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Niels Henrik Abels vei 36
Abstract: In our own and other research on music-related actions, findings suggest that perceived action and sound are broken down into a series of chunks in people's minds when they perceive or imagine music. Chunks are here understood as holistically conceived and perceived fragments of action and sound, typically with durations in the 0.5 to 5 seconds range. There is also evidence suggesting the occurrence of coarticulation within these chunks, meaning the fusion of small-scale actions and sounds into more superordinate actions and sounds. Various aspects of chunking and coarticulation are discussed in view of their role in the production and perception of music, and it is suggested that coarticulation is an integral element of music and should be more extensively explored in the future.
Cynthia M. Grund, Network Coordinator for NNIMIPA, has posted a page with pictures and videos of the motion capture session done with American pianist William Westney during his visit to Oslo in February. There are also links to a video recording of a small discussion between Cynthia Grundt, William Westney and Alexander Refsum Jensenius on some of the topics discussed during the NNIMIPA workshop in Oslo.
Postdoctoral researcher Kyrre Glette participated in (and won!) the 64kB intro competition at the Assembly computer festival in Helsinki. A 64kB intro is an executable program in 64kB which includes realtime generation of graphics and music.
The animation includes a dancing robot, where the motion is based on data recorded with our new Qualisys infrared motion capture system.
Graphics programming done by Kim Kalland, Thomas Kristensen and Kyrre Glette. Sound programming and music by Gergely Szelei-Kis.
Our new motion capture system is presented in the Qualisys newsletter from May. We have been working with Qualisys to create an integrated solution for handling recording and streaming of music-related body movement data, and look forward to working with the new system in the coming years!
fourMs-researchers wil perform at the VERDIKT conference:
iPhone ensemble playing Bloom and Scrambler (for iPhone and small speakers). Featuring Alexander Refsum Jensenius, Kristian Nymoen, Anders Tveit, Arve Voldsund and Viet Phi Uy Hoang.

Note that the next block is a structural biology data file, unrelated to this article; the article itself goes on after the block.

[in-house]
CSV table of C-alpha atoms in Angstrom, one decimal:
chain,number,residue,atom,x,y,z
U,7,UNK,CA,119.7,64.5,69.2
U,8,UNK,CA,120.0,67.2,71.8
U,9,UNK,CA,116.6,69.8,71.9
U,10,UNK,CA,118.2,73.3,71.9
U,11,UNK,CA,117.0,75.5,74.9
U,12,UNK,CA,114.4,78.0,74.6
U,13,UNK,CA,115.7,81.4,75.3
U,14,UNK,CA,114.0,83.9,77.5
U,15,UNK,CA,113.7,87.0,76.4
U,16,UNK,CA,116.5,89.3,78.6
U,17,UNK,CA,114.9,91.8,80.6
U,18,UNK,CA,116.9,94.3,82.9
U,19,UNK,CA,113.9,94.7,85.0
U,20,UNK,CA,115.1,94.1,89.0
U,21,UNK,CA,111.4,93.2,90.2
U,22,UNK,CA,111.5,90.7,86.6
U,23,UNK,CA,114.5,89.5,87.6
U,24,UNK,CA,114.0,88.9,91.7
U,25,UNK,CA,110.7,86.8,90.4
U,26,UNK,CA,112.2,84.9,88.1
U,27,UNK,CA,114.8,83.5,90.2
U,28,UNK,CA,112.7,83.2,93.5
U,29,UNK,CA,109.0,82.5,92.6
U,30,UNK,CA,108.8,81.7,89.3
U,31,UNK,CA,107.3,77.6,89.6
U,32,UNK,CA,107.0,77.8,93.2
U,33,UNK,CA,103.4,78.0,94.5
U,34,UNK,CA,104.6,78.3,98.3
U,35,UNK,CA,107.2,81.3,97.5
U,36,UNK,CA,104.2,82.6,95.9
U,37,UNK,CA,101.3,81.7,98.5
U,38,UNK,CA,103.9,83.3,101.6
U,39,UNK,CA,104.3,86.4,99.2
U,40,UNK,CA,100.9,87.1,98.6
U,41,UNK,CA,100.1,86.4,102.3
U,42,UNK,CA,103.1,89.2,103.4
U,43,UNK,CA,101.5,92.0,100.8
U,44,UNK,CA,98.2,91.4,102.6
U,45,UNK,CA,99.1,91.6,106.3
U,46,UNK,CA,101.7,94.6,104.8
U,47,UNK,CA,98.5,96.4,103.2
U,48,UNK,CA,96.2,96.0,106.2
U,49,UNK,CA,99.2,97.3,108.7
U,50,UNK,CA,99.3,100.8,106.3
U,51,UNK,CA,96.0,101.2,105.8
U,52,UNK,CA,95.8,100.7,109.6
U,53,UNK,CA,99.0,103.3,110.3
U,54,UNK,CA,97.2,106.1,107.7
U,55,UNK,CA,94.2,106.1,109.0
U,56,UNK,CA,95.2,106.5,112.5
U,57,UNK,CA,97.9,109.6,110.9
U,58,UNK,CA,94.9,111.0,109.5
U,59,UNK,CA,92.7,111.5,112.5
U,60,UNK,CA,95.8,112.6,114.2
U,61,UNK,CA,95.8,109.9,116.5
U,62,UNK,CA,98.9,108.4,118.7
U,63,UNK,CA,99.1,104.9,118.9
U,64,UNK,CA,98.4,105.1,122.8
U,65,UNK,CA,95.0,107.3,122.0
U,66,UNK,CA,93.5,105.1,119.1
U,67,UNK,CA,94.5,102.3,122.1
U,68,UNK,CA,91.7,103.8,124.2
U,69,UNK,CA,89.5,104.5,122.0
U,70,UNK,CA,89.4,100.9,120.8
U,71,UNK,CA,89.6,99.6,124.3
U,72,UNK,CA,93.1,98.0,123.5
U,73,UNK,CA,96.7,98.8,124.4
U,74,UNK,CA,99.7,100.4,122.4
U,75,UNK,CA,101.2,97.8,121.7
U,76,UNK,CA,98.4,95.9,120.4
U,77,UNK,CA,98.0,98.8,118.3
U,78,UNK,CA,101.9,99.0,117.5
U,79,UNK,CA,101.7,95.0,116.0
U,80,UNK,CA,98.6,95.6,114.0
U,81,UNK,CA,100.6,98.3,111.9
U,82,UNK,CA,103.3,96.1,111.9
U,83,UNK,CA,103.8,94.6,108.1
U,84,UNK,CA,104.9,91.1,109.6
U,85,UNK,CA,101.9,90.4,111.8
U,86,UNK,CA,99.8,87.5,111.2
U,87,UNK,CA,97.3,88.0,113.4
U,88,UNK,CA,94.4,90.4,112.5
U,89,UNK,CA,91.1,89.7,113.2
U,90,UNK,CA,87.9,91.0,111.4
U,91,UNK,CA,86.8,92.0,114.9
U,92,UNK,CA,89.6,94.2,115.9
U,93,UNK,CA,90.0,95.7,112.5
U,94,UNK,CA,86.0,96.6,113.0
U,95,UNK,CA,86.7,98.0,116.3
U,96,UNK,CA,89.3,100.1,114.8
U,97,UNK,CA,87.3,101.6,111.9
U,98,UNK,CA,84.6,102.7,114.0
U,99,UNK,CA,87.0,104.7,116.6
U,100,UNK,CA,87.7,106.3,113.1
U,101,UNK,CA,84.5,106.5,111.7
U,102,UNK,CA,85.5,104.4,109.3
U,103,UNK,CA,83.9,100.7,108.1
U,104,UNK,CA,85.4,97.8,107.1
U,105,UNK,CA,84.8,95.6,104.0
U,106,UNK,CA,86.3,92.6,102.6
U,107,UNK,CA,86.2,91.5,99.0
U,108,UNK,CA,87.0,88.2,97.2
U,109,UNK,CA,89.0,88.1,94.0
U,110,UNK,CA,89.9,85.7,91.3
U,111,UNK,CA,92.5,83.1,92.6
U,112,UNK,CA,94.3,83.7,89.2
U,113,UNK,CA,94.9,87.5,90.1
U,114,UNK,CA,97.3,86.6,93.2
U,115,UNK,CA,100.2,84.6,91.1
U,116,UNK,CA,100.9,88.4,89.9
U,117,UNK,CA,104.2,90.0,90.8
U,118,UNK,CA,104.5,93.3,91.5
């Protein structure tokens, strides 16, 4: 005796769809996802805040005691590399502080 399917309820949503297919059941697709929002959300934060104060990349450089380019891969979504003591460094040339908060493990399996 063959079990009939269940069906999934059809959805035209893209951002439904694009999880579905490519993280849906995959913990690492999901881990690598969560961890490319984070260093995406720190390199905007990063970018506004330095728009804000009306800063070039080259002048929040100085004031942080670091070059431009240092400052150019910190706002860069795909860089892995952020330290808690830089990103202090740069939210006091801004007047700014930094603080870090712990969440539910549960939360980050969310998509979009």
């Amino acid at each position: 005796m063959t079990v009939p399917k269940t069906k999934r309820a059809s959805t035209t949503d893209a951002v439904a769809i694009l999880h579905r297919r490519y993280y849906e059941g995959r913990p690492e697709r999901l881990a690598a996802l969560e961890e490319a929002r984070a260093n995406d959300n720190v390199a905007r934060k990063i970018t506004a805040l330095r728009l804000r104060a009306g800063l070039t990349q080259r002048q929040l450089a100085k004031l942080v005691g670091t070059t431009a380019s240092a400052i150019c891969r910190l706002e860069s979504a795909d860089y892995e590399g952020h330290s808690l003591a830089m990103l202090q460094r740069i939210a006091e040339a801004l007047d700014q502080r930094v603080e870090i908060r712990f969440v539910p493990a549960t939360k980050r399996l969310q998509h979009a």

Dance Jockey by Yago de Quay and Ståle Skogstad (using Xsens inertial motion capture)
fourMs-researchers wil participate in the Department of Musicology's semester opening concert.
Kristian Nymoen, Anders Tveit, Alexander Refsum Jensenius: Bloom and Scrambler (for iPhone and small speakers)
Yago de Quay, Ståle Skogstad: Posture (with Xsens motion capture)
FourMs will host an international workshop on motion capture in music 12-16 October 2009, with guests from McGill University and University of Jyväskylä. The workshop is informal and open for anyone interested in the topic.
In the Dance Jockey project, we have used a full body inertial motion capture system, the Xsens MVN suit, for musical interaction. The name Dance Jockey is a word play on the well-known term Disc Jockey, or DJ. This name is meant to reflect that instead of using discs to perform music, we use dance or full body motion as the basis for the performance.
New publication by Kristian Nymoen, Rolf Inge Godøy, Jim Torresen, and Alexander Refsum Jensenius.
This week Victoria Johnson and Trond Lossius visit fourMs for a workshop on violin motion capture and sound spatialisation. We will test the commercially available K-bow with IRCAM's Gesture follower, Mubu, and the recently released Machine Learning toolkit for Max, and will also test the Jamoma sound spatialisation modules on the 36.2 speaker rig.
Researchers from fourMs will hold a motion capture workshop during this year's Art.on.Wires. This is a chance to work with a full-body inertial motion capture system (Xsens MVN). More information at art-on-wires.org .